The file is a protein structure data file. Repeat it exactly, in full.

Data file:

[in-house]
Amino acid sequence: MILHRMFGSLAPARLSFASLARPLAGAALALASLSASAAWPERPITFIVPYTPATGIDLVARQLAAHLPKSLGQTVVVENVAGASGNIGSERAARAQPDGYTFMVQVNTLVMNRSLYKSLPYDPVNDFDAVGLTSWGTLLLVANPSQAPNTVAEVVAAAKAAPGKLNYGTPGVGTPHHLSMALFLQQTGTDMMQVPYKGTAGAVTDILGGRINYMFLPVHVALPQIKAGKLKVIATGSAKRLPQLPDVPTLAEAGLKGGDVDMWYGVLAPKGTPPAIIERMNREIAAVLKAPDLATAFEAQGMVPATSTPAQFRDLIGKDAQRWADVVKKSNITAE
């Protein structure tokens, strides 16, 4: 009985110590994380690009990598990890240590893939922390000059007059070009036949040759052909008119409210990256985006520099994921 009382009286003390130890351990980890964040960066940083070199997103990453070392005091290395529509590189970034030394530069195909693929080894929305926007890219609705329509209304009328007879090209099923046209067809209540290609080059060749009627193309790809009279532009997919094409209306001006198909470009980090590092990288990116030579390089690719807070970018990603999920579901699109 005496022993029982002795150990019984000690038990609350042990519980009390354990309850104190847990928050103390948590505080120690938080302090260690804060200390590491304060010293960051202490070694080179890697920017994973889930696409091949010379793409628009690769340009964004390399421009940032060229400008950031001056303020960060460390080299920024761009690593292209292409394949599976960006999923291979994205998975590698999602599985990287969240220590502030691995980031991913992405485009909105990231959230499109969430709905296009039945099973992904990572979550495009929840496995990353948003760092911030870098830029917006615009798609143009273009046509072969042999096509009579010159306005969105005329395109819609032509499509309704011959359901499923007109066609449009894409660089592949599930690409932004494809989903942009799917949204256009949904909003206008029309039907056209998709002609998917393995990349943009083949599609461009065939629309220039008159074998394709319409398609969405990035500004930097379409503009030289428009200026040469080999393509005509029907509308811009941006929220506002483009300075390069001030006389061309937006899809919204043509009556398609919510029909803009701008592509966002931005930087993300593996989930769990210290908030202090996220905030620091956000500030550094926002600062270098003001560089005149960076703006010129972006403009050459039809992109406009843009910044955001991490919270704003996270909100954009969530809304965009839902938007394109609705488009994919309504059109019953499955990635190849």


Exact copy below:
[in-house]
Amino acid sequence: MILHRMFGSLAPARLSFASLARPLAGAALALASLSASAAWPERPITFIVPYTPATGIDLVARQLAAHLPKSLGQTVVVENVAGASGNIGSERAARAQPDGYTFMVQVNTLVMNRSLYKSLPYDPVNDFDAVGLTSWGTLLLVANPSQAPNTVAEVVAAAKAAPGKLNYGTPGVGTPHHLSMALFLQQTGTDMMQVPYKGTAGAVTDILGGRINYMFLPVHVALPQIKAGKLKVIATGSAKRLPQLPDVPTLAEAGLKGGDVDMWYGVLAPKGTPPAIIERMNREIAAVLKAPDLATAFEAQGMVPATSTPAQFRDLIGKDAQRWADVVKKSNITAE
């Protein structure tokens, strides 16, 4: 009985110590994380690009990598990890240590893939922390000059007059070009036949040759052909008119409210990256985006520099994921 009382009286003390130890351990980890964040960066940083070199997103990453070392005091290395529509590189970034030394530069195909693929080894929305926007890219609705329509209304009328007879090209099923046209067809209540290609080059060749009627193309790809009279532009997919094409209306001006198909470009980090590092990288990116030579390089690719807070970018990603999920579901699109 005496022993029982002795150990019984000690038990609350042990519980009390354990309850104190847990928050103390948590505080120690938080302090260690804060200390590491304060010293960051202490070694080179890697920017994973889930696409091949010379793409628009690769340009964004390399421009940032060229400008950031001056303020960060460390080299920024761009690593292209292409394949599976960006999923291979994205998975590698999602599985990287969240220590502030691995980031991913992405485009909105990231959230499109969430709905296009039945099973992904990572979550495009929840496995990353948003760092911030870098830029917006615009798609143009273009046509072969042999096509009579010159306005969105005329395109819609032509499509309704011959359901499923007109066609449009894409660089592949599930690409932004494809989903942009799917949204256009949904909003206008029309039907056209998709002609998917393995990349943009083949599609461009065939629309220039008159074998394709319409398609969405990035500004930097379409503009030289428009200026040469080999393509005509029907509308811009941006929220506002483009300075390069001030006389061309937006899809919204043509009556398609919510029909803009701008592509966002931005930087993300593996989930769990210290908030202090996220905030620091956000500030550094926002600062270098003001560089005149960076703006010129972006403009050459039809992109406009843009910044955001991490919270704003996270909100954009969530809304965009839902938007394109609705488009994919309504059109019953499955990635190849």